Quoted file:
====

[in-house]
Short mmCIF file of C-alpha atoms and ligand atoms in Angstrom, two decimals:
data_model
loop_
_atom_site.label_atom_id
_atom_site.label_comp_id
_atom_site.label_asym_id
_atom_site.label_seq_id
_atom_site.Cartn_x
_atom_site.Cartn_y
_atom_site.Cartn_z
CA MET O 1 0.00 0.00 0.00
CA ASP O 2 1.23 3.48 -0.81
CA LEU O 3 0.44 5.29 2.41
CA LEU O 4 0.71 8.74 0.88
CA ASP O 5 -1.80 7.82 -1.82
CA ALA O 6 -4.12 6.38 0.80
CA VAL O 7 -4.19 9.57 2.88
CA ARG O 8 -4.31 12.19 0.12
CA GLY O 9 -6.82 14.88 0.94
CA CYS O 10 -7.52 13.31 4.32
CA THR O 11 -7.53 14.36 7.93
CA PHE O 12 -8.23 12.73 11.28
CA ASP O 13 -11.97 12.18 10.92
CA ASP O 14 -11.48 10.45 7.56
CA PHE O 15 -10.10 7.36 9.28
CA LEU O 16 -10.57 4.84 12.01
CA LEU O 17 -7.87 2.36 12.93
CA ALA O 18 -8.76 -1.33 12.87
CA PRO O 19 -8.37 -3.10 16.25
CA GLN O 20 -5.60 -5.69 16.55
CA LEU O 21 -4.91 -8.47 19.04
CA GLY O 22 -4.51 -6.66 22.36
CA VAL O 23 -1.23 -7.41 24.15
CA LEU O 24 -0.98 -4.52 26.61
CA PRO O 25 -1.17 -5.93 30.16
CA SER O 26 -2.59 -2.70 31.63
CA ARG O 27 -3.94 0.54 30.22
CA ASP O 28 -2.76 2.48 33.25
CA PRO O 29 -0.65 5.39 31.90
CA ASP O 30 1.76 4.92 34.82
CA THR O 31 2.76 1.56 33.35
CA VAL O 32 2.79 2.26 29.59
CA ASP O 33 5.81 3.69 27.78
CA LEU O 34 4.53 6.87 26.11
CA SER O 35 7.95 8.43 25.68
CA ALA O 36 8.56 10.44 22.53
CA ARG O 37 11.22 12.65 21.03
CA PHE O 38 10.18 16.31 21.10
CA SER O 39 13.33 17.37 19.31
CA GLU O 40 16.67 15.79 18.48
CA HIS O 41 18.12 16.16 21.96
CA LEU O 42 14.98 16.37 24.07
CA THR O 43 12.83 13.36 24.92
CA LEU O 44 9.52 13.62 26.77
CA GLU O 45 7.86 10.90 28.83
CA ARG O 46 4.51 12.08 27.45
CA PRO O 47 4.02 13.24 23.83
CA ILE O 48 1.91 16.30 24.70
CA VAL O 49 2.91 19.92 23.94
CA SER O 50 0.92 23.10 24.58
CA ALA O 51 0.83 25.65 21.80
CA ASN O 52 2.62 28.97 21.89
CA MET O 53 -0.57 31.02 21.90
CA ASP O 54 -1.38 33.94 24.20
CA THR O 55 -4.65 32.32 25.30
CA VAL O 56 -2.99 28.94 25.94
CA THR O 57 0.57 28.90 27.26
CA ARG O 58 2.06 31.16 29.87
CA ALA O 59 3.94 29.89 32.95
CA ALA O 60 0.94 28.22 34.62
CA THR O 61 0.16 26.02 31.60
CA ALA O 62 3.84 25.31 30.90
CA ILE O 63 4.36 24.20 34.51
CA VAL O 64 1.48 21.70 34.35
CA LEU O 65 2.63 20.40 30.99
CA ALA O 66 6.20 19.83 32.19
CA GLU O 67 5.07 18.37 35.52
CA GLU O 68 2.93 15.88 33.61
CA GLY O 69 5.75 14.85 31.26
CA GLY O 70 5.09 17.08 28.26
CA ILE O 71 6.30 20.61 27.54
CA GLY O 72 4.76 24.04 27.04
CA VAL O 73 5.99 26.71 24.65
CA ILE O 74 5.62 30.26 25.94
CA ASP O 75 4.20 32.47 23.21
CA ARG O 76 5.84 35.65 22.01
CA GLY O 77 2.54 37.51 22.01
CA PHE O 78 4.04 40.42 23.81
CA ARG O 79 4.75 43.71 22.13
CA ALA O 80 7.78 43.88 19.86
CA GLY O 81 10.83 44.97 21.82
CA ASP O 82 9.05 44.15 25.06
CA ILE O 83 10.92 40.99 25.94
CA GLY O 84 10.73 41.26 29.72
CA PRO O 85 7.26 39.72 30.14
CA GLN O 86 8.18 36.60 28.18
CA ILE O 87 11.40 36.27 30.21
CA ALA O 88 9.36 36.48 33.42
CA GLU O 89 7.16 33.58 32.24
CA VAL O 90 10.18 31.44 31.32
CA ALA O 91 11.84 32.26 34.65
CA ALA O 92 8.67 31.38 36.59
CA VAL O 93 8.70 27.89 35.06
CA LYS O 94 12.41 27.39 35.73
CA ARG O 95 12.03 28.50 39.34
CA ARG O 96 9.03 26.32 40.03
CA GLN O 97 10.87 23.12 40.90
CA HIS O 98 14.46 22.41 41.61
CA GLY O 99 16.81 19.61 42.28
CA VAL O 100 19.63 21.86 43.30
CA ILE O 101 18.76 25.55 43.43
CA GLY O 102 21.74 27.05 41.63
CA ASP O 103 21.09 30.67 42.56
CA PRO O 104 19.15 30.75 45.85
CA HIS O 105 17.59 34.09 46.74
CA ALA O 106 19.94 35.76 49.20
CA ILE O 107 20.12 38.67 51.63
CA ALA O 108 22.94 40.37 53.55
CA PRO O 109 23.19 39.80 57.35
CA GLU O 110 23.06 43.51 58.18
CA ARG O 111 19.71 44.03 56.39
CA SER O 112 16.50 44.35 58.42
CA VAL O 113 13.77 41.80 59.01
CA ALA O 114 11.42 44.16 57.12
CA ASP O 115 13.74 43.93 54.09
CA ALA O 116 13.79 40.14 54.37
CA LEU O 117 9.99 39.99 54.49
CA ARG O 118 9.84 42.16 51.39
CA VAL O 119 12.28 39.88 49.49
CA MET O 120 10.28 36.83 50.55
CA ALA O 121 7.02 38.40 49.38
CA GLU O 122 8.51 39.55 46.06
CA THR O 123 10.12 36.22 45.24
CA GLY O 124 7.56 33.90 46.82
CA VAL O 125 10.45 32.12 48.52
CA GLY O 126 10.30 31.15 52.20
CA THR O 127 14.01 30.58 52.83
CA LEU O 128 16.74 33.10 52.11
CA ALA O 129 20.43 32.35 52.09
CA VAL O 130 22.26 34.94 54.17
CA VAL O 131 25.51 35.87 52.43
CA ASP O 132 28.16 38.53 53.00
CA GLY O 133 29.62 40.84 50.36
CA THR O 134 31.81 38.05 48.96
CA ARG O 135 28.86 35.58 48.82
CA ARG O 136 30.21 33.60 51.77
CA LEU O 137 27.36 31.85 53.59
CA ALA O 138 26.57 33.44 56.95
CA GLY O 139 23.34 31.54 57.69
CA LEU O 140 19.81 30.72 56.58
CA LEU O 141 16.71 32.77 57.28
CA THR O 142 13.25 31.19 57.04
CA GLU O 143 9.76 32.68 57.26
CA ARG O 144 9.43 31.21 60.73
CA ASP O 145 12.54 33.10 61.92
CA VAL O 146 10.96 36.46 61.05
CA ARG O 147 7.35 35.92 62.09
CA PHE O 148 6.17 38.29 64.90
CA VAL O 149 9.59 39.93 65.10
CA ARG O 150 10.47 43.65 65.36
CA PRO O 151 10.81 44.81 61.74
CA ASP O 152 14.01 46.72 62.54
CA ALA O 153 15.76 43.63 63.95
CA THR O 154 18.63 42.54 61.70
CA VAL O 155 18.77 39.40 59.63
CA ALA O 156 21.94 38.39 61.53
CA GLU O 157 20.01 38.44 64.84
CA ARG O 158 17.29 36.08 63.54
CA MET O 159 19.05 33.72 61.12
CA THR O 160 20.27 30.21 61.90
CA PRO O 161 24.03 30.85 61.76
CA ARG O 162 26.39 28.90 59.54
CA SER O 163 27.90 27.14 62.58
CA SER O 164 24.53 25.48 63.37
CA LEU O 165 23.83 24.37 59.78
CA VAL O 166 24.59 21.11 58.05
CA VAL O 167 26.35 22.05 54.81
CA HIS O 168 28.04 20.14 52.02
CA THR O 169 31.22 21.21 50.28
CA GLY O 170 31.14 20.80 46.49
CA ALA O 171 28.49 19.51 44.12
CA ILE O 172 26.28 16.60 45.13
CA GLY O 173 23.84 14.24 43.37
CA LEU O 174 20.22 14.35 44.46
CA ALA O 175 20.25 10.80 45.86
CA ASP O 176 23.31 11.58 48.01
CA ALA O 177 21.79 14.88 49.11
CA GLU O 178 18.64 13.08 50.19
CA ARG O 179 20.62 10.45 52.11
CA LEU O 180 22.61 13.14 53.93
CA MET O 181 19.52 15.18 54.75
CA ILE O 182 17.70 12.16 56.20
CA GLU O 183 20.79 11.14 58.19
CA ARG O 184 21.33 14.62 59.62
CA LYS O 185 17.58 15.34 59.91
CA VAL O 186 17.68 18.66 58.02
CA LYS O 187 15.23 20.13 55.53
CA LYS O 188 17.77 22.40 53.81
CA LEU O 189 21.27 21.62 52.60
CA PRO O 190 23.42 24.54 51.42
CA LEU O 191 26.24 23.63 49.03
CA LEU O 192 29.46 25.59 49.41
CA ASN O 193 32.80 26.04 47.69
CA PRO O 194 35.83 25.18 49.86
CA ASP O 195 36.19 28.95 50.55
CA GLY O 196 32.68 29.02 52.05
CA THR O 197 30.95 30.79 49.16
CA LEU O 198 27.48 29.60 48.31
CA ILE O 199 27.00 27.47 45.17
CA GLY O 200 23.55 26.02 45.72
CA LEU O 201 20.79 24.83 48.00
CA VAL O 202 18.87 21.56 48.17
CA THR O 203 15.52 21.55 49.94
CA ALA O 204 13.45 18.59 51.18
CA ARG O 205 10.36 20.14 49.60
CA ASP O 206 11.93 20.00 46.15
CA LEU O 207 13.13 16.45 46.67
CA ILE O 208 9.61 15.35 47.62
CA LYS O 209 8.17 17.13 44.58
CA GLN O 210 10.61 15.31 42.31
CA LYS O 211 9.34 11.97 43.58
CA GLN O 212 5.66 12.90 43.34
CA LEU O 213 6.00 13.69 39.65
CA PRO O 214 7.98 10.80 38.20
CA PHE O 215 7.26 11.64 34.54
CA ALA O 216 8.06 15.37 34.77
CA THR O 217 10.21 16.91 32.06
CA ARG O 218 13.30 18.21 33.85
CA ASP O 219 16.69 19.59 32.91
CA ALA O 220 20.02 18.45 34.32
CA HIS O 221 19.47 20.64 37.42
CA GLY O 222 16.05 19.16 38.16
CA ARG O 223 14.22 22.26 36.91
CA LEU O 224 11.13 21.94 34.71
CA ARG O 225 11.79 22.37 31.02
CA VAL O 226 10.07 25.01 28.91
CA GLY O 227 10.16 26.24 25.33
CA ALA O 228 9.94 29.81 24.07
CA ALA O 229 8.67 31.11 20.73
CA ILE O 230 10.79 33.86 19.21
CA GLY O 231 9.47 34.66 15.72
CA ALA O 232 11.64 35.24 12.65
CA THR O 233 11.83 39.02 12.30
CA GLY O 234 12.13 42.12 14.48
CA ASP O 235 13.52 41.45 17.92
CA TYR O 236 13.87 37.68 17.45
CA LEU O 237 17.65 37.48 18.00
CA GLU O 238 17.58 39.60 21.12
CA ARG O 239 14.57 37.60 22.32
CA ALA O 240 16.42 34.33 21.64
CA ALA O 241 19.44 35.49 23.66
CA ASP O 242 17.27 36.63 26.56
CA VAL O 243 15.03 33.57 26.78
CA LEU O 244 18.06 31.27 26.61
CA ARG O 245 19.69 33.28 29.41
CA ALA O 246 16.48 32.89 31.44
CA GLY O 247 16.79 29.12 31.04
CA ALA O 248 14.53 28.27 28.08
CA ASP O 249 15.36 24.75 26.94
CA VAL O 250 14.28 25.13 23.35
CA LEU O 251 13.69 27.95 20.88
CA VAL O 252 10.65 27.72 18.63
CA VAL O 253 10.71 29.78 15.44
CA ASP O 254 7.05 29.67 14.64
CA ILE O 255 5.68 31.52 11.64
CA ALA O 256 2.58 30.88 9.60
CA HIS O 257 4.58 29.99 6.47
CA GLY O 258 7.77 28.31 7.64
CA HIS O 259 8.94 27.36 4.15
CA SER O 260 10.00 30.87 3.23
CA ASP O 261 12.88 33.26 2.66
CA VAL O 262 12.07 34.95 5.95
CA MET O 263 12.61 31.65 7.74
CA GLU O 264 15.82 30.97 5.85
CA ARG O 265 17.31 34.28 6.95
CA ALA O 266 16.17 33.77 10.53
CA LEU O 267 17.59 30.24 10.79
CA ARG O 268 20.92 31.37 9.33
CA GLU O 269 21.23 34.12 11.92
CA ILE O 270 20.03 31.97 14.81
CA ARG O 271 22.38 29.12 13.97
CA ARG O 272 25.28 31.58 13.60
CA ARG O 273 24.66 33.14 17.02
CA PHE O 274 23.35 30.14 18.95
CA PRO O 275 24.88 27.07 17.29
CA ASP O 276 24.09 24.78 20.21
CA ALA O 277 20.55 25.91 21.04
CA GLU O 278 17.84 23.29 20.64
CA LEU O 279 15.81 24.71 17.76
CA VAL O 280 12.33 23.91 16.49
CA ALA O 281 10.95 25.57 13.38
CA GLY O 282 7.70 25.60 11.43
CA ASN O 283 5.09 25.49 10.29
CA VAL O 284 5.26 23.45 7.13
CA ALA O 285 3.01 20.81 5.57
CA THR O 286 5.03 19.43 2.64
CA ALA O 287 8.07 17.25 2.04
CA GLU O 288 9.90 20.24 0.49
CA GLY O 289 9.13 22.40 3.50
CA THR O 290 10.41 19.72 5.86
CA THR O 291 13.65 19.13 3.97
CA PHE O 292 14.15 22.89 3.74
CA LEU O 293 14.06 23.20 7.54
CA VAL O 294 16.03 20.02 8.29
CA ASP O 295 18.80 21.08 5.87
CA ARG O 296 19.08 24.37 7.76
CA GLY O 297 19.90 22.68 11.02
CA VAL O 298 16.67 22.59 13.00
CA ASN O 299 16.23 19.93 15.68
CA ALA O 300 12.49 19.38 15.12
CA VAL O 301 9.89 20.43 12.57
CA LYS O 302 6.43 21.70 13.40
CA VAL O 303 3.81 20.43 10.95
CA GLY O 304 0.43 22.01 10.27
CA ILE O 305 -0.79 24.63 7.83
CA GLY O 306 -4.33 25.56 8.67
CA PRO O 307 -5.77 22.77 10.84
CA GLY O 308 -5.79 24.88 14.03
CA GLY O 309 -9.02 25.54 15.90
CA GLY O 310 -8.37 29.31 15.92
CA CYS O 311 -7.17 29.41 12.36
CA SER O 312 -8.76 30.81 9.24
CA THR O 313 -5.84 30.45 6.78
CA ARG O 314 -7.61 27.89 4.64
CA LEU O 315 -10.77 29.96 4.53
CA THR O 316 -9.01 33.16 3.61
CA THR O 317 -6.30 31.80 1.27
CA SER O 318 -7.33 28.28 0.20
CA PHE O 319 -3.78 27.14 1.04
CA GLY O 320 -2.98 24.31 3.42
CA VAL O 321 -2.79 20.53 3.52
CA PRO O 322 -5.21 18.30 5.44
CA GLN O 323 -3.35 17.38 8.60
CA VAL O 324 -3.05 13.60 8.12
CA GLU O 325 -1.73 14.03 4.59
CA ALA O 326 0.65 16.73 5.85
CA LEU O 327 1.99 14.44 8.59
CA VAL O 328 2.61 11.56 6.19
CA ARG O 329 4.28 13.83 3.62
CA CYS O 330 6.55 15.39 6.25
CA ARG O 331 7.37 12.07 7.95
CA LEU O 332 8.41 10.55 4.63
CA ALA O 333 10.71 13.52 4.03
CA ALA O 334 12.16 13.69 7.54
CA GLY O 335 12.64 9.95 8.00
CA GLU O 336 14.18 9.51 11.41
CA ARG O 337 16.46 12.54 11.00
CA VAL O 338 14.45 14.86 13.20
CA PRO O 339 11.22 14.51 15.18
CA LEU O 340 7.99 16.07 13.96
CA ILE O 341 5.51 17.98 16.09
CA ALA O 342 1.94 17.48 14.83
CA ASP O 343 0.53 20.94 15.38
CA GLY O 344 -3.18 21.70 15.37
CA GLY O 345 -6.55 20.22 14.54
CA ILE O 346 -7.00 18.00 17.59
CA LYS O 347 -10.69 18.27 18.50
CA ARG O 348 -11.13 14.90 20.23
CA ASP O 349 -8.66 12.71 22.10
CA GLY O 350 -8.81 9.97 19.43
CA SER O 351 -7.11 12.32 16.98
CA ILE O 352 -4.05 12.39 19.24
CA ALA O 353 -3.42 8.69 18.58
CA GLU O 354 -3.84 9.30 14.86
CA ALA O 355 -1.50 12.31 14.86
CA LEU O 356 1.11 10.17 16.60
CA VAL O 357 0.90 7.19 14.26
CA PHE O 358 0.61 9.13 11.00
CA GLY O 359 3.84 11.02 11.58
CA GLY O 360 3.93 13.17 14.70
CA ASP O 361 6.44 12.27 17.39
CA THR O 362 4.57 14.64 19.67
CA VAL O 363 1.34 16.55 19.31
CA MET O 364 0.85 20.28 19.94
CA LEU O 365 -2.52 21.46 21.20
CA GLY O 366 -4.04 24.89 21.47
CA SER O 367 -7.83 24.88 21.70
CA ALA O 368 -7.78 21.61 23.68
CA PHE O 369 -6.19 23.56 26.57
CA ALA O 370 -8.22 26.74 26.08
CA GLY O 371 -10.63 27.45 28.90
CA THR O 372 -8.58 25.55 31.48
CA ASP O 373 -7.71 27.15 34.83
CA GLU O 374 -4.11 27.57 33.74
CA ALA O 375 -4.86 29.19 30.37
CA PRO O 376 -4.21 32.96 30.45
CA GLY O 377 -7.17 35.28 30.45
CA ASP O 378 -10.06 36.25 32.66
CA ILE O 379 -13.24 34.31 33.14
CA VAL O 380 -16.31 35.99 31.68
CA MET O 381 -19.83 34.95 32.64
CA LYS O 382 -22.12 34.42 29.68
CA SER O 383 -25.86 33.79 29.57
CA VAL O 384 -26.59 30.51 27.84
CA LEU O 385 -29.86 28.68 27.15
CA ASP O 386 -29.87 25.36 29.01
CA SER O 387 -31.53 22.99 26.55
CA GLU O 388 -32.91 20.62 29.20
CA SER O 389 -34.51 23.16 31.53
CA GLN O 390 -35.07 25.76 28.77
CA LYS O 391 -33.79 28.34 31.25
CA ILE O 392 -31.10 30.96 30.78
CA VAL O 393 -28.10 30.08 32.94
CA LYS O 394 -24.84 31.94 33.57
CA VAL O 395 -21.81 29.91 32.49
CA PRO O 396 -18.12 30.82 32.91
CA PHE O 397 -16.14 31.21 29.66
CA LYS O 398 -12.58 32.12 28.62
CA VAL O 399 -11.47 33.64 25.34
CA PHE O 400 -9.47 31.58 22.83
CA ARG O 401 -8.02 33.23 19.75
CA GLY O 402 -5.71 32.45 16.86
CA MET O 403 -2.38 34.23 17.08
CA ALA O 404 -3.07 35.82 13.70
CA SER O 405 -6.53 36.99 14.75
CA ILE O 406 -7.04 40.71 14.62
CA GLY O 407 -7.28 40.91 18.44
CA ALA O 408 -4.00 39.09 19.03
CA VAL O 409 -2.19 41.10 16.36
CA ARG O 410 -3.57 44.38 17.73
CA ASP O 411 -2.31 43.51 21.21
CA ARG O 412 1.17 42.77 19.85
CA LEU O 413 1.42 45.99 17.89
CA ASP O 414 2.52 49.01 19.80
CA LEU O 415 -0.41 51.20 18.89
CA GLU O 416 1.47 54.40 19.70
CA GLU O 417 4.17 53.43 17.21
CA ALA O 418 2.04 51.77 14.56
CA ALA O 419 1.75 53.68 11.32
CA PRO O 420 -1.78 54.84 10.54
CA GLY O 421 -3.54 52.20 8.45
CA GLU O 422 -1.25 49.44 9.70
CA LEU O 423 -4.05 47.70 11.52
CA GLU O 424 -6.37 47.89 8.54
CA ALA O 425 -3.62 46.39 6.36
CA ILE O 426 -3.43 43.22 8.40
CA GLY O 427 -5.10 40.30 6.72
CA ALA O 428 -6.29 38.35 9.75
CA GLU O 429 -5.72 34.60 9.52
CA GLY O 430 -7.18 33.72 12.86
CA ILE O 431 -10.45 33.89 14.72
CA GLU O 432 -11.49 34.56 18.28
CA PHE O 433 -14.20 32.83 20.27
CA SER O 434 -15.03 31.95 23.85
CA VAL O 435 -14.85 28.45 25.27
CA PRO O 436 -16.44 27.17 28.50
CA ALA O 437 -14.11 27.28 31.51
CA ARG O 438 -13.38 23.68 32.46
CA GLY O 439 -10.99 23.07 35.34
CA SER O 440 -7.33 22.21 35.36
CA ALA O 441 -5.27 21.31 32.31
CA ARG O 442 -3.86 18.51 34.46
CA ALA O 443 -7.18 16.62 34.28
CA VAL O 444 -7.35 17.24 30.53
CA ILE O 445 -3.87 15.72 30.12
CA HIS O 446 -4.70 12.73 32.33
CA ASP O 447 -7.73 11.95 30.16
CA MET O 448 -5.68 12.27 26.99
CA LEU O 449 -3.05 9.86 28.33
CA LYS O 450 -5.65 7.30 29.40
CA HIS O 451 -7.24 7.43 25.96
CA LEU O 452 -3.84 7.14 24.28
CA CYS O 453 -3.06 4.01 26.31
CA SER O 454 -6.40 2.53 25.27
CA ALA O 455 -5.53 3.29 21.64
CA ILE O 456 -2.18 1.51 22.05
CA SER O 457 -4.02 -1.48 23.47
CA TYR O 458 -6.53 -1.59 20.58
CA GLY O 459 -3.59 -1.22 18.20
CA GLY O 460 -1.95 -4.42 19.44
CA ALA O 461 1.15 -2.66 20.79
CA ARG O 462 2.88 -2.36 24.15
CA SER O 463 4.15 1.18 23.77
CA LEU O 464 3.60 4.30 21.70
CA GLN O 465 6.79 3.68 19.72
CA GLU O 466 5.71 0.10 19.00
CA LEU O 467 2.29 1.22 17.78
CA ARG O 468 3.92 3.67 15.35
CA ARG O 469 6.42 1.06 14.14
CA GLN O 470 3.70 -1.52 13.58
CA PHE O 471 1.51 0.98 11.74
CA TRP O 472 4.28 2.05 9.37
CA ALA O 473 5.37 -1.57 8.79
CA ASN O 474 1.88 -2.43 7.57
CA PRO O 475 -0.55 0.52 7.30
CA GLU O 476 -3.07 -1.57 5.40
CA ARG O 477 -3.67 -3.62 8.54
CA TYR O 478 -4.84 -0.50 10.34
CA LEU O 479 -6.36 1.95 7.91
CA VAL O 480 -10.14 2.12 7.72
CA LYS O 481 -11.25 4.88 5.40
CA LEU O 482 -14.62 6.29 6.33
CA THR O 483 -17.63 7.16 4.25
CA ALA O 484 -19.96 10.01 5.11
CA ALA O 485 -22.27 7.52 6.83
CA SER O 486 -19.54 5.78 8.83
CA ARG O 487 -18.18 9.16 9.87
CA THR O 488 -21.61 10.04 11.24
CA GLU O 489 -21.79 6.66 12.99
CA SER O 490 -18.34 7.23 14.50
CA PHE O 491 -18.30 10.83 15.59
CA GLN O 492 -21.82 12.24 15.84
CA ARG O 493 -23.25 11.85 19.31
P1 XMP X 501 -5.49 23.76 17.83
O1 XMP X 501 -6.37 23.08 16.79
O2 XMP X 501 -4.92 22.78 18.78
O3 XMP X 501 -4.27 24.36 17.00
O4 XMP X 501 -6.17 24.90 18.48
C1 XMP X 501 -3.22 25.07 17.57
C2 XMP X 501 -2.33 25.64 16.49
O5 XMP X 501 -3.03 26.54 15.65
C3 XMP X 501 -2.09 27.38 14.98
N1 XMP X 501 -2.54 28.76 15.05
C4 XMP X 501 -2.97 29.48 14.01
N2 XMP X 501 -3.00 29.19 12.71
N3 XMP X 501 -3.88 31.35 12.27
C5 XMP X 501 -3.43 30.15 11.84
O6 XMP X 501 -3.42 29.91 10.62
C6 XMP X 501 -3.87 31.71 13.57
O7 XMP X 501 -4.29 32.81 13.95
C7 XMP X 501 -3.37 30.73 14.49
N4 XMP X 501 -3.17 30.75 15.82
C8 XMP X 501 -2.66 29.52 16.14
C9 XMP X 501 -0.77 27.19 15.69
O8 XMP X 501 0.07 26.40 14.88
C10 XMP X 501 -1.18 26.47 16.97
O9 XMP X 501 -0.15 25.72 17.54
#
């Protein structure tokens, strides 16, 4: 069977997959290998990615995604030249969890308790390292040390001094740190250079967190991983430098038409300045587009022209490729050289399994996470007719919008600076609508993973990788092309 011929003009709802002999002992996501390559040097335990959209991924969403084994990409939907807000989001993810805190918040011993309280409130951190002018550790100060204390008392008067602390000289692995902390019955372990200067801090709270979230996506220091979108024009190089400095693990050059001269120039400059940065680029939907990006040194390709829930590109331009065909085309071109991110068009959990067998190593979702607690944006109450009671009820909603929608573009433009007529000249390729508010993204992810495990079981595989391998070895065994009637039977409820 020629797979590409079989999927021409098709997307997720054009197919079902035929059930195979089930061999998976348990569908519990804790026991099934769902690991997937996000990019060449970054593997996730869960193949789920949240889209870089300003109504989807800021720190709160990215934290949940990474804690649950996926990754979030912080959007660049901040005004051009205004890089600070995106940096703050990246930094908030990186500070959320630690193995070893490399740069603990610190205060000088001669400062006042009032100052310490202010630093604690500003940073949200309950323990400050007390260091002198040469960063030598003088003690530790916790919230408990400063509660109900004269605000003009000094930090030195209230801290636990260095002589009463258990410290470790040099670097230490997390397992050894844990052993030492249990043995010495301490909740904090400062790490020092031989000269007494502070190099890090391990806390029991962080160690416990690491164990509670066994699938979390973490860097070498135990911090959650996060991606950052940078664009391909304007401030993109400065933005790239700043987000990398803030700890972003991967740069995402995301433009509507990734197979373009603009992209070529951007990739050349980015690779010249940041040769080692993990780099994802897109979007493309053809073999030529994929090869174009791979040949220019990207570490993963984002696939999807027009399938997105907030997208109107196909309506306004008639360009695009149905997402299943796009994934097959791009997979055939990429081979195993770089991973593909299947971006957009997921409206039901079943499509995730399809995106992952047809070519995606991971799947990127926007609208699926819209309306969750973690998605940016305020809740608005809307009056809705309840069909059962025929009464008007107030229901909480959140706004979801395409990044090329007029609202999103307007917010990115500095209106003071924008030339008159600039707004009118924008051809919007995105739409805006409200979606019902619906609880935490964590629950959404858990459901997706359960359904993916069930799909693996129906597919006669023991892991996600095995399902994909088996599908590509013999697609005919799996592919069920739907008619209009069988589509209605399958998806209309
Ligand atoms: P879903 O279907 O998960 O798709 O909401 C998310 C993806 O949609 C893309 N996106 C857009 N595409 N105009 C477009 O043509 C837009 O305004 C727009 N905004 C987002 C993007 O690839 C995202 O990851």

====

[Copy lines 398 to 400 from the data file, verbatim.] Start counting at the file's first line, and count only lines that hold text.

CA SER O 387 -31.53 22.99 26.55
CA GLU O 388 -32.91 20.62 29.20
CA SER O 389 -34.51 23.16 31.53